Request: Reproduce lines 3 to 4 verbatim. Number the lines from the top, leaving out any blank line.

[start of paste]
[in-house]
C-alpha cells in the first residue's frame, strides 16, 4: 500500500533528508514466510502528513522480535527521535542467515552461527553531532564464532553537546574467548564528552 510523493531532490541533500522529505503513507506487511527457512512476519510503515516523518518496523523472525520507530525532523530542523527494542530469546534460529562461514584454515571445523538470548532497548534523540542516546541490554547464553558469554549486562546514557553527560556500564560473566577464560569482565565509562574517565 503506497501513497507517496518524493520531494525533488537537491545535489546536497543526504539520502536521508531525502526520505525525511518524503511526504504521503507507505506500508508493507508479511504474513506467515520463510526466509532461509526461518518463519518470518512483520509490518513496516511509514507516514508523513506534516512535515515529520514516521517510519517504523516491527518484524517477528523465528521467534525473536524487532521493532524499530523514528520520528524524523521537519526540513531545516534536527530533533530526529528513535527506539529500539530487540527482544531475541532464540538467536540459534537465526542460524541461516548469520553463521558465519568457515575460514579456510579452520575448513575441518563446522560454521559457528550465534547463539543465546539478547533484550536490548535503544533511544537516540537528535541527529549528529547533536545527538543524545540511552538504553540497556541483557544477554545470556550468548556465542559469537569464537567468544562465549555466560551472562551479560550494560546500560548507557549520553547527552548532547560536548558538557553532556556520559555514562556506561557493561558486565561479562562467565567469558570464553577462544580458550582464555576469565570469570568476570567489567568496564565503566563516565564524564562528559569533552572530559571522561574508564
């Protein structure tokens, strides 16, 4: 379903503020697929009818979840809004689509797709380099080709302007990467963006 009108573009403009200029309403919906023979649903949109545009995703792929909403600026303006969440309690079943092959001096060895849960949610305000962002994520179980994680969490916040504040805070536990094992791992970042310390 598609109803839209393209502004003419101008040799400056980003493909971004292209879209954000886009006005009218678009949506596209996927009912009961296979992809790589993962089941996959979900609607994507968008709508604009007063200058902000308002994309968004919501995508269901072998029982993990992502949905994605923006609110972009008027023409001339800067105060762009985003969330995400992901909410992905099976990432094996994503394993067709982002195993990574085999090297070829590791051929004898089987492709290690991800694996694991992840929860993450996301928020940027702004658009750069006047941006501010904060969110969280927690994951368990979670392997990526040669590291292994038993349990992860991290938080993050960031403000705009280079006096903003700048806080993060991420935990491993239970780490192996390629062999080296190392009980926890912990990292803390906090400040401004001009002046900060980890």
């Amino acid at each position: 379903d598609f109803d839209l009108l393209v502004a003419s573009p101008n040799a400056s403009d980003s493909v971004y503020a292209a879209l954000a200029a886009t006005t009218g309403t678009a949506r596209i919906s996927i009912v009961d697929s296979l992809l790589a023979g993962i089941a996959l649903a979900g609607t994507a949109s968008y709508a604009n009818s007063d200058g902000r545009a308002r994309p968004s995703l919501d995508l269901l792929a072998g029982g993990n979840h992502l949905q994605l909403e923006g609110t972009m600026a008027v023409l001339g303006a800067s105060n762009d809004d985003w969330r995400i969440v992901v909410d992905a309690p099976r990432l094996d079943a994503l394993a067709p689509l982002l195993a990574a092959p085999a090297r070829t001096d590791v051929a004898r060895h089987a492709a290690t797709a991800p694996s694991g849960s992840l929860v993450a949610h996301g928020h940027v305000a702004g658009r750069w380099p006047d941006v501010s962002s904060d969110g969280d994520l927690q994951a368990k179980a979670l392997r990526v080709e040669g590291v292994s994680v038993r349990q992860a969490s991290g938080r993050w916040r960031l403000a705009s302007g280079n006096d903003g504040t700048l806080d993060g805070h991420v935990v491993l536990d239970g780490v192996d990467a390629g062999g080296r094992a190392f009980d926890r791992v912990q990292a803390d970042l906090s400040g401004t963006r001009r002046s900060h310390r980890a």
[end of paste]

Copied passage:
């Protein structure tokens, strides 16, 4: 379903503020697929009818979840809004689509797709380099080709302007990467963006 009108573009403009200029309403919906023979649903949109545009995703792929909403600026303006969440309690079943092959001096060895849960949610305000962002994520179980994680969490916040504040805070536990094992791992970042310390 598609109803839209393209502004003419101008040799400056980003493909971004292209879209954000886009006005009218678009949506596209996927009912009961296979992809790589993962089941996959979900609607994507968008709508604009007063200058902000308002994309968004919501995508269901072998029982993990992502949905994605923006609110972009008027023409001339800067105060762009985003969330995400992901909410992905099976990432094996994503394993067709982002195993990574085999090297070829590791051929004898089987492709290690991800694996694991992840929860993450996301928020940027702004658009750069006047941006501010904060969110969280927690994951368990979670392997990526040669590291292994038993349990992860991290938080993050960031403000705009280079006096903003700048806080993060991420935990491993239970780490192996390629062999080296190392009980926890912990990292803390906090400040401004001009002046900060980890």
């Amino acid at each position: 379903d598609f109803d839209l009108l393209v502004a003419s573009p101008n040799a400056s403009d980003s493909v971004y503020a292209a879209l954000a200029a886009t006005t009218g309403t678009a949506r596209i919906s996927i009912v009961d697929s296979l992809l790589a023979g993962i089941a996959l649903a979900g609607t994507a949109s968008y709508a604009n009818s007063d200058g902000r545009a308002r994309p968004s995703l919501d995508l269901l792929a072998g029982g993990n979840h992502l949905q994605l909403e923006g609110t972009m600026a008027v023409l001339g303006a800067s105060n762009d809004d985003w969330r995400i969440v992901v909410d992905a309690p099976r990432l094996d079943a994503l394993a067709p689509l982002l195993a990574a092959p085999a090297r070829t001096d590791v051929a004898r060895h089987a492709a290690t797709a991800p694996s694991g849960s992840l929860v993450a949610h996301g928020h940027v305000a702004g658009r750069w380099p006047d941006v501010s962002s904060d969110g969280d994520l927690q994951a368990k179980a979670l392997r990526v080709e040669g590291v292994s994680v038993r349990q992860a969490s991290g938080r993050w916040r960031l403000a705009s302007g280079n006096d903003g504040t700048l806080d993060g805070h991420v935990v491993l536990d239970g780490v192996d990467a390629g062999g080296r094992a190392f009980d926890r791992v912990q990292a803390d970042l906090s400040g401004t963006r001009r002046s900060h310390r980890a």